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Archive for Thursday, September 2, 1999

TWINE AND DINE - CAWKER CITY CAFE FOR SALE FOR RIGHT WORDS

September 2, 1999

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Whoever wins this essay contest gets the keys to The Northside Cafe in Cawker City, a town in north-central Kansas that's home to the world's largest ball of twine.

Dorothy "Pepper" Roberts is turning to the written word instead of a real estate agent to sell The Northside Cafe in Cawker City.

Think you might like to own a small-town cafe where gossip is dished up alongside hamburgers and homemade pie? Send Roberts a certified check or money order for $100 and an essay of 500 words or less explaining why.

Residents of Cawker City -- home of the world's largest ball of twine -- will help Roberts and her family choose the best essay. The winner gets the keys to the cafe.

Yep, it resembles "The Spitfire Grill," a movie in which a woman in Maine sells her restaurant through an essay contest. That's where Roberts and her kin got the idea.

The essay contest sounds as if it would be legal in Kansas, said Mary Tritsch, director of communications for the attorney general's office. Because the essay contest will be based on the writing skill of the contestant and not chance, it should fly, Tritsch said.

Roberts, whose son bought the cafe she's run for close to five years, suffers from rheumatoid arthritis.

"I've been given my notice, so to speak," she said.

The 63-year-old woman has other reasons for "passing the baton" too.

"I'm an old lady, and I have 12 beautiful grandchildren," she said. "I'm also the domestic violence coordinator for two counties and a court-appointed special advocate for two counties. That's where I want to be."

Part of Cawker City since the '50s, The Northside Cafe is a Main Street-type establishment, Roberts said.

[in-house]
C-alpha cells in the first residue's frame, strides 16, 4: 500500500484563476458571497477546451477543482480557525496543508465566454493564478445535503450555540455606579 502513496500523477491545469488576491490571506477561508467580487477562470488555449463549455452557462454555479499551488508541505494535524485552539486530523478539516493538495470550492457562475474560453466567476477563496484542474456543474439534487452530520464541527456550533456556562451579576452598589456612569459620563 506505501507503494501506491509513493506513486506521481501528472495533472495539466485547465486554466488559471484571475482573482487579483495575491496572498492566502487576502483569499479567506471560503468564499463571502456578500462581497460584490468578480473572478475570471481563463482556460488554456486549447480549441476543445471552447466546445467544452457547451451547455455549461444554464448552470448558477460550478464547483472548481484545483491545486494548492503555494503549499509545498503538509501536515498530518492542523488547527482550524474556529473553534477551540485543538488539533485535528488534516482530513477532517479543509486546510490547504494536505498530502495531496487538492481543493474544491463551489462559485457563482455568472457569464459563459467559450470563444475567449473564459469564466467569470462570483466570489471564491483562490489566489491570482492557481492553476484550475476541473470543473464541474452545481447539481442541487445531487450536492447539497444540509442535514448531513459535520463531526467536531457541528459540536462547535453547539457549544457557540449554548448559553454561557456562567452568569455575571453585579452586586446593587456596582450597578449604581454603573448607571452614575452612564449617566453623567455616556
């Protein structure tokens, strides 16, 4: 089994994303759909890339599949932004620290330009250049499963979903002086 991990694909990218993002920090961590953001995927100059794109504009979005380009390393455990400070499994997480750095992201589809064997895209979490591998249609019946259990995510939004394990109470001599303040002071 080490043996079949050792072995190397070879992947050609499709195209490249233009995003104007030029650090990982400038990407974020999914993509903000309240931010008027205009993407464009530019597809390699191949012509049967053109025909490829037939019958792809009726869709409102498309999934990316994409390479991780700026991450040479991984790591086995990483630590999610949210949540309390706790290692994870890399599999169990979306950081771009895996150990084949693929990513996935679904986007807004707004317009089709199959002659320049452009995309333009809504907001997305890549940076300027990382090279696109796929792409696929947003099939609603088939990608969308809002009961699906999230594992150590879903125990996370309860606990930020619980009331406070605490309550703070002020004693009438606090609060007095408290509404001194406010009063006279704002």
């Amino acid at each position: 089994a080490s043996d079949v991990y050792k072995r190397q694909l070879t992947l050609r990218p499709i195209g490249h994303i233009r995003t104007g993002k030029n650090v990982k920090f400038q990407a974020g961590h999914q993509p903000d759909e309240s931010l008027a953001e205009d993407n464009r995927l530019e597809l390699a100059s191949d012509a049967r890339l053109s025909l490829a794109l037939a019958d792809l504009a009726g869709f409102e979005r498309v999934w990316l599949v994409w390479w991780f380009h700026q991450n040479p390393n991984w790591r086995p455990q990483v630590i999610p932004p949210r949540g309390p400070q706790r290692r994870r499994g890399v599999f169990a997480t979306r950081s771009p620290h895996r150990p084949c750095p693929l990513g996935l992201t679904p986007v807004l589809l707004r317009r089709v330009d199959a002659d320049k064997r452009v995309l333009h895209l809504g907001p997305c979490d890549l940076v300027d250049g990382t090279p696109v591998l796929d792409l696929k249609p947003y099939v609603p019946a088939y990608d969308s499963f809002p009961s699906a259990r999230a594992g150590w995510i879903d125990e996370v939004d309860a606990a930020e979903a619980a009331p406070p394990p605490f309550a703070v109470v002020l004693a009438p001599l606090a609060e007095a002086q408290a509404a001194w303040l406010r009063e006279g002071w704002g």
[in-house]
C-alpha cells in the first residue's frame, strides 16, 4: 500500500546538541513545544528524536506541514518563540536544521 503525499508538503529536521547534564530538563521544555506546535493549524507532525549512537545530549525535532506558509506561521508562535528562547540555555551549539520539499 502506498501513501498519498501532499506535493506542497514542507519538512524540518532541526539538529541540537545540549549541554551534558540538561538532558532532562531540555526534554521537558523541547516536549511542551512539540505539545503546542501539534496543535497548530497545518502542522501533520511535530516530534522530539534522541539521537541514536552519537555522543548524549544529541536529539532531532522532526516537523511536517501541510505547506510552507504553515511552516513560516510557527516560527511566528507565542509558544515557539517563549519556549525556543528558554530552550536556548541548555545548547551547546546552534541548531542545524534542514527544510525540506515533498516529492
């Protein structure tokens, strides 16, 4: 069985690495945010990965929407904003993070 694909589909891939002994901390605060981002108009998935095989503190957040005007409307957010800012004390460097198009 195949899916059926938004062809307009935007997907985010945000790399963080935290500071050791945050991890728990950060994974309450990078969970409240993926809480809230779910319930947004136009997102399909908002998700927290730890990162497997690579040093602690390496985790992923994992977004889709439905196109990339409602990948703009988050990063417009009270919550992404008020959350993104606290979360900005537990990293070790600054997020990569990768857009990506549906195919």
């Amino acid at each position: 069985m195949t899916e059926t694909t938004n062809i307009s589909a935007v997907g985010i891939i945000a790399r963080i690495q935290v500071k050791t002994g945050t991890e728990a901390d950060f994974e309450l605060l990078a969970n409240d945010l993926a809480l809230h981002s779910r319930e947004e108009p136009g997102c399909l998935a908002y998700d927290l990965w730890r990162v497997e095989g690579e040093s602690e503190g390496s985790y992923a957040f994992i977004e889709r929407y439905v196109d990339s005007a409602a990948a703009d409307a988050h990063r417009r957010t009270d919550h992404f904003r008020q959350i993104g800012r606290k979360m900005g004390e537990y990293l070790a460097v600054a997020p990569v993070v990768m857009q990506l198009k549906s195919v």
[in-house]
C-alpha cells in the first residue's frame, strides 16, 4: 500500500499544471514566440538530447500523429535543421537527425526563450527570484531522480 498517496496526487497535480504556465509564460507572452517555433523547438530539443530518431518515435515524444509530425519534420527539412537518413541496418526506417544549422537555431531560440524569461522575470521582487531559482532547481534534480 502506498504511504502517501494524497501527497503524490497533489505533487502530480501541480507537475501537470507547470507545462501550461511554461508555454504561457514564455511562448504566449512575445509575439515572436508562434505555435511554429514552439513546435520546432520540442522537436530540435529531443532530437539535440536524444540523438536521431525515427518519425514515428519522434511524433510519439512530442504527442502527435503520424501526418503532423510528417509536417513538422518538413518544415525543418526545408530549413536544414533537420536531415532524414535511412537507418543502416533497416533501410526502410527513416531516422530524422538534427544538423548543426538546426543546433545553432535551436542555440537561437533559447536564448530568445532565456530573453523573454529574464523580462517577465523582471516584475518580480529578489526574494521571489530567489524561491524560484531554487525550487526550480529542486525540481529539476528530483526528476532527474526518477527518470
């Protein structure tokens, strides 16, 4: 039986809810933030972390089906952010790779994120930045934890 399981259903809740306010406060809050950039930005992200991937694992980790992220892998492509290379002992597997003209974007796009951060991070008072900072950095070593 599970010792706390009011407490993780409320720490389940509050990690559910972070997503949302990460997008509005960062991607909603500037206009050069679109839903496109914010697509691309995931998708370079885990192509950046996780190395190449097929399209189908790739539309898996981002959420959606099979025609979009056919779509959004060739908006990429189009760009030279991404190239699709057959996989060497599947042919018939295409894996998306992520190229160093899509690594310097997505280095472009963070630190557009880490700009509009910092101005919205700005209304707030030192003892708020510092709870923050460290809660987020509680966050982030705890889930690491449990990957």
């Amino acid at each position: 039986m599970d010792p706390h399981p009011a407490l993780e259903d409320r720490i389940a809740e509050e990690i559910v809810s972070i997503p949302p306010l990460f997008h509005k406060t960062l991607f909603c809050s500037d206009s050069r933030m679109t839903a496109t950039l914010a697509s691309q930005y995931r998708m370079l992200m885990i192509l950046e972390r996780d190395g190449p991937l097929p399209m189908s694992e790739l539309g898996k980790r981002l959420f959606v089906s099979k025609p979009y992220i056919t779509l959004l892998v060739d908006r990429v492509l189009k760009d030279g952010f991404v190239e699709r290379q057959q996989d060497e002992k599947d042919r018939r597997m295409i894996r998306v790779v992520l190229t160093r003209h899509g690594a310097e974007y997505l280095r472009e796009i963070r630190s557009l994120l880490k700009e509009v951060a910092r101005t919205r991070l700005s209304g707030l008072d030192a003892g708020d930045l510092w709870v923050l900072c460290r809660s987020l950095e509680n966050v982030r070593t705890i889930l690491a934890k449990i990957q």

"What I call the Coffee Country Club meets here every afternoon. It's a bunch of characters," she said. "It's a lot like the 'Spitfire Grill' between me and you and the fencepost."

Roberts' advice for people considering a move to Cawker City: "They don't tolerate liars or thieves. And if you don't want to be known about, don't come here."

But the town of roughly 650 people in north-central Kansas is a great place to work and live, especially for fishermen and hunters because of its proximity to Waconda Lake, Roberts said.

The essay contest winner must be up for some hard work. The Northside Cafe opens at 6:30 a.m. and closes at 9 p.m. seven days a week. During hunting season it opens at 4:30 a.m.

The food is standard cafe fare, but Roberts admits "we're pretty snotty here. We get hamburger ground fresh daily from Basco's Market, and they make the best sausage in the country. We also have homemade pies."

She decided to sell the cafe through an essay contest because "it's a chance for the community to be involved. The cafe belongs to the folks here in Cawker in its own way."

The contest will close after the 700th entry.

What's Roberts and her team of judges looking for in the essays?

"Be creative, for heaven's sake. We won't be hard-headed on spelling or grammar," she said.

Entries should be sent to The Northside Cafe, 709 Wisconsin St., Cawker City 67430. Entries must be postmarked on or before Dec. 30 and arrive at the cafe before Jan. 9.

-- Deb Gruver's phone message number is 832-7165. Her e-mail address is dgruver@ljworld.com.

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